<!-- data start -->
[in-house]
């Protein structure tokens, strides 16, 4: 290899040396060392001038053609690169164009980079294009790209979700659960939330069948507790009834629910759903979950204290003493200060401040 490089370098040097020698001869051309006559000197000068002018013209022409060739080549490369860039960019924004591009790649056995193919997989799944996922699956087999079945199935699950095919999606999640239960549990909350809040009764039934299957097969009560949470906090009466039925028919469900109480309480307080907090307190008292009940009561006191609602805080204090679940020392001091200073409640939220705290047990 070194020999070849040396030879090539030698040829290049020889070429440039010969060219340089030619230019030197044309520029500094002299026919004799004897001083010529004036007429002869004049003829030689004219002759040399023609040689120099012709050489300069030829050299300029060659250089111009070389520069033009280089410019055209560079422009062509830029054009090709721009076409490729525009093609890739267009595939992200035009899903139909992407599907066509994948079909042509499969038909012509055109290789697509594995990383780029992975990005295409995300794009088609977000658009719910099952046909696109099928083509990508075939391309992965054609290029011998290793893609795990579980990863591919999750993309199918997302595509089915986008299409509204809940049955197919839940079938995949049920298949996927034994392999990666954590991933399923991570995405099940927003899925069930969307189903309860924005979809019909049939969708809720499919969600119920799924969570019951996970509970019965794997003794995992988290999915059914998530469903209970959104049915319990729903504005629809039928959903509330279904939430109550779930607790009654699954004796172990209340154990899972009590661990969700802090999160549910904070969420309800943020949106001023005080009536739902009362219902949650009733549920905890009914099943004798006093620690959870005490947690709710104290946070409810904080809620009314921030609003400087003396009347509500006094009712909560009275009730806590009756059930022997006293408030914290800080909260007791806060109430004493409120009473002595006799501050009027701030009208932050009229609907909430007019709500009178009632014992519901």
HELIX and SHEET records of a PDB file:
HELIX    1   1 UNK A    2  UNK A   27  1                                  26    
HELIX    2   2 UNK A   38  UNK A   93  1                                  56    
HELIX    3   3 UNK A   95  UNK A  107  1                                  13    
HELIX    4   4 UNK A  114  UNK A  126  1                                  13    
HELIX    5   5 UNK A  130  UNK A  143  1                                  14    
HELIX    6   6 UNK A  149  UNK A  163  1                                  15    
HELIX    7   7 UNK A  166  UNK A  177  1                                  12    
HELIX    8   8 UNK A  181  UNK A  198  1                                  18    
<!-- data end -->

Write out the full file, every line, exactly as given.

[in-house]
């Protein structure tokens, strides 16, 4: 290899040396060392001038053609690169164009980079294009790209979700659960939330069948507790009834629910759903979950204290003493200060401040 490089370098040097020698001869051309006559000197000068002018013209022409060739080549490369860039960019924004591009790649056995193919997989799944996922699956087999079945199935699950095919999606999640239960549990909350809040009764039934299957097969009560949470906090009466039925028919469900109480309480307080907090307190008292009940009561006191609602805080204090679940020392001091200073409640939220705290047990 070194020999070849040396030879090539030698040829290049020889070429440039010969060219340089030619230019030197044309520029500094002299026919004799004897001083010529004036007429002869004049003829030689004219002759040399023609040689120099012709050489300069030829050299300029060659250089111009070389520069033009280089410019055209560079422009062509830029054009090709721009076409490729525009093609890739267009595939992200035009899903139909992407599907066509994948079909042509499969038909012509055109290789697509594995990383780029992975990005295409995300794009088609977000658009719910099952046909696109099928083509990508075939391309992965054609290029011998290793893609795990579980990863591919999750993309199918997302595509089915986008299409509204809940049955197919839940079938995949049920298949996927034994392999990666954590991933399923991570995405099940927003899925069930969307189903309860924005979809019909049939969708809720499919969600119920799924969570019951996970509970019965794997003794995992988290999915059914998530469903209970959104049915319990729903504005629809039928959903509330279904939430109550779930607790009654699954004796172990209340154990899972009590661990969700802090999160549910904070969420309800943020949106001023005080009536739902009362219902949650009733549920905890009914099943004798006093620690959870005490947690709710104290946070409810904080809620009314921030609003400087003396009347509500006094009712909560009275009730806590009756059930022997006293408030914290800080909260007791806060109430004493409120009473002595006799501050009027701030009208932050009229609907909430007019709500009178009632014992519901």
HELIX and SHEET records of a PDB file:
HELIX    1   1 UNK A    2  UNK A   27  1                                  26    
HELIX    2   2 UNK A   38  UNK A   93  1                                  56    
HELIX    3   3 UNK A   95  UNK A  107  1                                  13    
HELIX    4   4 UNK A  114  UNK A  126  1                                  13    
HELIX    5   5 UNK A  130  UNK A  143  1                                  14    
HELIX    6   6 UNK A  149  UNK A  163  1                                  15    
HELIX    7   7 UNK A  166  UNK A  177  1                                  12    
HELIX    8   8 UNK A  181  UNK A  198  1                                  18    